Retinol and Pimples
Adults and teenagers both can experience acne breakouts in the form of pimples and blackheads. This condition affects between 40 and 50 million Americans, according to the American Academy of Dermatology. While the cause of many acne cases remains a mystery, certain substances may help reduce the number and severity of acne pimples. Vitamin A, often called retinol, provides the ingredient for a type of substance commonly used in treating acne breakouts.
Pimples form when pores clog with oil, becoming inflamed and infected. During adolescence, teenage skin dramatically increases its production of sebum, commonly called oil. Depending on how deep in the skin clogs form, you may experience comedos, papules and pustules. Deep nodules often lead to permanent lesions and scars. When regular cleansing doesn't help, your doctor may recommend products that contain vitamin A derivatives.
As part of a healthy diet, vitamin A may help keep skin and mucous membranes healthy, according to the University of Maryland Medical Center. Although rare, vitamin A deficiencies may lead to skin problems. Vitamin A naturally comes from two different sources, animals and plants. A synthetic form of vitamin A provides retinoids, elements used in acne medications.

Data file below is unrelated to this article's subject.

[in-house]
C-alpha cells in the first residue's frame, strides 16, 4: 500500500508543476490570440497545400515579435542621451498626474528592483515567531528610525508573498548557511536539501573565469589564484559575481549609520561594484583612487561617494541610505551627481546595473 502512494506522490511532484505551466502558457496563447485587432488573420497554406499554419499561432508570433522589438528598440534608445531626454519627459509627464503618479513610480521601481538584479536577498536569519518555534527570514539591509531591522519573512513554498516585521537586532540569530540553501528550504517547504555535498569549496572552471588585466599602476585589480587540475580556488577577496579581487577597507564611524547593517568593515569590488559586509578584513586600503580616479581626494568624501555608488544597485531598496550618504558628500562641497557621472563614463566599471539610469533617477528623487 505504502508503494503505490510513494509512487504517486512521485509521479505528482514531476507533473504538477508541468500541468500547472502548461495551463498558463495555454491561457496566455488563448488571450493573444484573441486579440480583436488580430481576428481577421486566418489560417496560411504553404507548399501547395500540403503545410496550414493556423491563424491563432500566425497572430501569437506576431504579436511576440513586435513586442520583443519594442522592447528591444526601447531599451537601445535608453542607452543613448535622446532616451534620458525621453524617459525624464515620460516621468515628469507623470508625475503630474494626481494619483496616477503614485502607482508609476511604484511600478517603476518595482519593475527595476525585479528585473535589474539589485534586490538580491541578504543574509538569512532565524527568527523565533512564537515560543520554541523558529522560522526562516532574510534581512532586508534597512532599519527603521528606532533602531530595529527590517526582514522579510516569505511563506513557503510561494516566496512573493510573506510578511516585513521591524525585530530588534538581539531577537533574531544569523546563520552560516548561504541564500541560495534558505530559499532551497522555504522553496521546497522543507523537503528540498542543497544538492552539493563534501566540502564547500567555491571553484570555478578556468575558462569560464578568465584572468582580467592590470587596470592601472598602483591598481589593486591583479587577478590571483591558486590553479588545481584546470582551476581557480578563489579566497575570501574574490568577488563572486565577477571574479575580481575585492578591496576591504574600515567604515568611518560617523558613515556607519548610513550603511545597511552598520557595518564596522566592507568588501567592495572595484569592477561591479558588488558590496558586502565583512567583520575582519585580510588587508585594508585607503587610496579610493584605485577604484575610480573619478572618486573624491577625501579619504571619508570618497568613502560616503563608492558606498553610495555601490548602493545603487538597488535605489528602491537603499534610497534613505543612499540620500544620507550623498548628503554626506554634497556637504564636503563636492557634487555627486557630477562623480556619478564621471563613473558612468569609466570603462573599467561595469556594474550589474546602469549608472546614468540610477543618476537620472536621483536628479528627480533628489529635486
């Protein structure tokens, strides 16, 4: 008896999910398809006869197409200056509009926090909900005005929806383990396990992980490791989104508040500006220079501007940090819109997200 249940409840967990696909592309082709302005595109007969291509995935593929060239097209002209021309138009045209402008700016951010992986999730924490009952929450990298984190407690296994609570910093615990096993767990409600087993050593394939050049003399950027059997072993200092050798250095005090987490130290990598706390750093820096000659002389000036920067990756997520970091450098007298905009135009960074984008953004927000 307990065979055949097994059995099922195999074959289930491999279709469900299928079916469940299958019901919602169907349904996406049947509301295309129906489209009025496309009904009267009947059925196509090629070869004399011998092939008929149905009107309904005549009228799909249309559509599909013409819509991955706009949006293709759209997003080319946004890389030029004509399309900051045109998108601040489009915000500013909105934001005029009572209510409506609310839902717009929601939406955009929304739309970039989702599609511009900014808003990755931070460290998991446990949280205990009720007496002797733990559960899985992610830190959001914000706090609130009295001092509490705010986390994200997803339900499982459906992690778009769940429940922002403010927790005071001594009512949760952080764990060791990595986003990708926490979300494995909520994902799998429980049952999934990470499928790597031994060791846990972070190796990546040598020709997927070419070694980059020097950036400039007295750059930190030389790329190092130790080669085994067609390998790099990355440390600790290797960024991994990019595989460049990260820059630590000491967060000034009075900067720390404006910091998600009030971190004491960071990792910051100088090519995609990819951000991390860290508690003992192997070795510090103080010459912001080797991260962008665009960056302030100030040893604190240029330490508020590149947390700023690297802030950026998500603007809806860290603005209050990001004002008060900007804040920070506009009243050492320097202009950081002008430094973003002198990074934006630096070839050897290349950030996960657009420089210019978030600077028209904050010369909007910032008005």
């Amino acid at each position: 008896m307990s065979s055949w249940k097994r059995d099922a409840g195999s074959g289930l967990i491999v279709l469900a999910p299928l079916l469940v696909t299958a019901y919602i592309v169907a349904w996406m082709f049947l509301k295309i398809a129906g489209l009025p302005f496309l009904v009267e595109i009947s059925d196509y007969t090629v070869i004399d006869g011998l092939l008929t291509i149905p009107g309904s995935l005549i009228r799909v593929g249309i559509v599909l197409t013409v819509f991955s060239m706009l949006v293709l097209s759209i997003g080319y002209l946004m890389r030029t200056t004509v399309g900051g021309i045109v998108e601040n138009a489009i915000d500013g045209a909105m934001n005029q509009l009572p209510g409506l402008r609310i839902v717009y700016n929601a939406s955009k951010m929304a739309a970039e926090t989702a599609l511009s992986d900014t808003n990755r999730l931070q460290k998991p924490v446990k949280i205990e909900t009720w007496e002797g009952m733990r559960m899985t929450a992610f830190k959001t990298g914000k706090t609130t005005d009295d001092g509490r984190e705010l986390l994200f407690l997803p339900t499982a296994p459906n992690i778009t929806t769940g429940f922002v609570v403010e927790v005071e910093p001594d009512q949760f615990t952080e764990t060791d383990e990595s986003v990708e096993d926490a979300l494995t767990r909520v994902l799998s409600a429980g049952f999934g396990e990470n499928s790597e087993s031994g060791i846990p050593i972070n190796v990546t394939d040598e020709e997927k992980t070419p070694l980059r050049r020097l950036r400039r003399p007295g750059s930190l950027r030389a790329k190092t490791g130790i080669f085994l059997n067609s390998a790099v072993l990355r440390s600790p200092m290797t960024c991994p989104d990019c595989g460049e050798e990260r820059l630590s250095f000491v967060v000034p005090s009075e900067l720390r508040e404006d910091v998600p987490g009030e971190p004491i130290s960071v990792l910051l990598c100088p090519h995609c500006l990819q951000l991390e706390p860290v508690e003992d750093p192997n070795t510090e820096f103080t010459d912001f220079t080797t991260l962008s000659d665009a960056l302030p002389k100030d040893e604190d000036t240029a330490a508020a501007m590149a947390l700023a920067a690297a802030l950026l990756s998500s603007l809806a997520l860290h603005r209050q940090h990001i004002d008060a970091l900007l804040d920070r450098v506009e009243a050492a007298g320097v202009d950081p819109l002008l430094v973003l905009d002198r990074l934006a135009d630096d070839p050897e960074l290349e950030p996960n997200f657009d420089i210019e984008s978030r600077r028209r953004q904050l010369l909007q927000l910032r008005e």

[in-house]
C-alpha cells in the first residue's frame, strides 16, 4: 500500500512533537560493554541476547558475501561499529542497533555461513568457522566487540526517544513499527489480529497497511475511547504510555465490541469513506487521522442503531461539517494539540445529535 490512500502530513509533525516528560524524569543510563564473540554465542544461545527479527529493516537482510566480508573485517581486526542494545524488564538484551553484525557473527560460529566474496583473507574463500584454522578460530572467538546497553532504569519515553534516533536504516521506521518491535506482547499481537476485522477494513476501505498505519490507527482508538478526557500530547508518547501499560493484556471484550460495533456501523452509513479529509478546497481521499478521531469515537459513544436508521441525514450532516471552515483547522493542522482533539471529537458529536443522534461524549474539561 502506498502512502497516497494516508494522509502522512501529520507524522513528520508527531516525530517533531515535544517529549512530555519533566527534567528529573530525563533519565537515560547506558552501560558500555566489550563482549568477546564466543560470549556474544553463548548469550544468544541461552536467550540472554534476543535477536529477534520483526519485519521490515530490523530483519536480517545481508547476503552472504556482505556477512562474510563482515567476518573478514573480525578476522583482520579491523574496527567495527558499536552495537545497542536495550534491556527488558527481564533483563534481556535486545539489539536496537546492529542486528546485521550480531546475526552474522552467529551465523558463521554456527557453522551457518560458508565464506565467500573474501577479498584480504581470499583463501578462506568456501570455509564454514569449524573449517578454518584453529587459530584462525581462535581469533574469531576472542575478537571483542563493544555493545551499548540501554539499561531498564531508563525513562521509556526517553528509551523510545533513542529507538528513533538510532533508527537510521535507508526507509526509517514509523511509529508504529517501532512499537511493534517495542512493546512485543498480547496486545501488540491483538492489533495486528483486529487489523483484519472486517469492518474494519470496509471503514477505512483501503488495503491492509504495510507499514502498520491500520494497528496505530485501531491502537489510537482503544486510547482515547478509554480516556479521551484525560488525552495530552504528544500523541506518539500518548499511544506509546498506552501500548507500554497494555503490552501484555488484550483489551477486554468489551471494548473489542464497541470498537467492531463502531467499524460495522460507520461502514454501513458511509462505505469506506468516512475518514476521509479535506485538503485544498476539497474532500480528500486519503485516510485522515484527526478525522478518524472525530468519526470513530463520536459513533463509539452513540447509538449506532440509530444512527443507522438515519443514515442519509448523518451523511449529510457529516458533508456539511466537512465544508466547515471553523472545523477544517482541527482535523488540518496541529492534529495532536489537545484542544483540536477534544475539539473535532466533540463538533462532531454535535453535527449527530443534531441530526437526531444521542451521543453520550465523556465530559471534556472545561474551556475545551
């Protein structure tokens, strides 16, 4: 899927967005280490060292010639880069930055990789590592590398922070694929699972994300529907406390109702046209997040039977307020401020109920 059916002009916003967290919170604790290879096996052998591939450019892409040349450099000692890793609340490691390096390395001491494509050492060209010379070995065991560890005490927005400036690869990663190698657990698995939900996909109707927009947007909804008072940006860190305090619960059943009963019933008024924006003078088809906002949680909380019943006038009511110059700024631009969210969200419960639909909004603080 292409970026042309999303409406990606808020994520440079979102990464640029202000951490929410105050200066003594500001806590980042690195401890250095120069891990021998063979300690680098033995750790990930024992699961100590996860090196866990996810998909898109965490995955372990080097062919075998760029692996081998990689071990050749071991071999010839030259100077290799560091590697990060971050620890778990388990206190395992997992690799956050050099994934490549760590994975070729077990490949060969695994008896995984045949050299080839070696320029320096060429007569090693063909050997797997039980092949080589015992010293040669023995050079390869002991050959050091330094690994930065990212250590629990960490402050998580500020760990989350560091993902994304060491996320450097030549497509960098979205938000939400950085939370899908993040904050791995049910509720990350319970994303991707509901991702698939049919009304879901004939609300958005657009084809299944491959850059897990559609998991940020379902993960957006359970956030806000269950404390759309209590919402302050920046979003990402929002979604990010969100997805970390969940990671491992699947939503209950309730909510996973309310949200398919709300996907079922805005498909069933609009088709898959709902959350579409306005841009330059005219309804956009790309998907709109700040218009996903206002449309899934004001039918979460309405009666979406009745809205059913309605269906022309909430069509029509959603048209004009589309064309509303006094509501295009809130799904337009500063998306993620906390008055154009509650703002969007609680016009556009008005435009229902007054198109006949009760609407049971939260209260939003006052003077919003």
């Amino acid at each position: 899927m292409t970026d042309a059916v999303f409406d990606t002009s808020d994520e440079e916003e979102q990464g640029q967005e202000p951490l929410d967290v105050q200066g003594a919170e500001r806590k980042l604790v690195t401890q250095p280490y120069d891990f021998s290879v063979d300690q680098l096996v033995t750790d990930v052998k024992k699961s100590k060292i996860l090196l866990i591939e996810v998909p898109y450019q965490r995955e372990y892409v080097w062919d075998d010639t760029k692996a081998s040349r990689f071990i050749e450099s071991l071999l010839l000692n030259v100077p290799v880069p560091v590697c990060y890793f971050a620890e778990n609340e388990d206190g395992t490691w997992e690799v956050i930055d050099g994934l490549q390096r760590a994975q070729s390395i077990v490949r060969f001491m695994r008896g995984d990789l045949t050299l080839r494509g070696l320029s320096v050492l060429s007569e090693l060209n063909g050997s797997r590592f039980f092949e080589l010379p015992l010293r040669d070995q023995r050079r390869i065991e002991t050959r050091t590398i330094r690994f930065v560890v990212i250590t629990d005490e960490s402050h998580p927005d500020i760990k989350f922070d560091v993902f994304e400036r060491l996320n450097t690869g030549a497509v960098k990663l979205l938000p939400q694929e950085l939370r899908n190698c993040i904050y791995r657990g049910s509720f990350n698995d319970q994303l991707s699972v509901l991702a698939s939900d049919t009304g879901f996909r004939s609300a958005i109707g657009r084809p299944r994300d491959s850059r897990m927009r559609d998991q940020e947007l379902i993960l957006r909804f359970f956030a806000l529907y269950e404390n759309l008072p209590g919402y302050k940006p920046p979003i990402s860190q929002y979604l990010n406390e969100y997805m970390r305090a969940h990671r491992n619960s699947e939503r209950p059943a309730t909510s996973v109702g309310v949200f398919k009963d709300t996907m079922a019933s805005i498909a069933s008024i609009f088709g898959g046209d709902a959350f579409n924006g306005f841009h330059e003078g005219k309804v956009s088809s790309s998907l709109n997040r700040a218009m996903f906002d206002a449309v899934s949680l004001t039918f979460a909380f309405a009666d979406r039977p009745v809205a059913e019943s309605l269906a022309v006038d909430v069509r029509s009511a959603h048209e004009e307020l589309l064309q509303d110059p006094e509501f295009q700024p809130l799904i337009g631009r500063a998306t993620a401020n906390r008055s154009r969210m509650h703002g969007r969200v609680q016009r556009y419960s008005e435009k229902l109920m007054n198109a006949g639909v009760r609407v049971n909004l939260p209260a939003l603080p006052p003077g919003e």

Medications that treat acne come in topical solutions, such as gels and creams, as well as in pills and capsules for oral consumption. Topical medications may contain other ingredients to enhance the skin, such as bleaching substances to reduce pigmentation in melasma, a condition that causes dark patches of skin.
Depending on the severity of your acne, your doctor may prescribe topical creams or oral medications that contain derivatives of vitamin A. While your doctor may recommend topical treatments for mild acne, he may save oral medications, such as isotretinoin, for the most stubborn cases, due to the potential serious side effects from this medication.
Topical acne treatments that contain retinoids may cause irritation. Excessive use can lead to blistering, redness and swelling in the treated areas. The University of Maryland Medical Clinic warns individuals using oral medications containing synthetic vitamin A to avoid taking additional vitamin A supplements. The vitamin A derivative in oral acne medications may cause birth defects when taken by pregnant women. Vitamin A toxicity may also lead to liver damage and eye damage.
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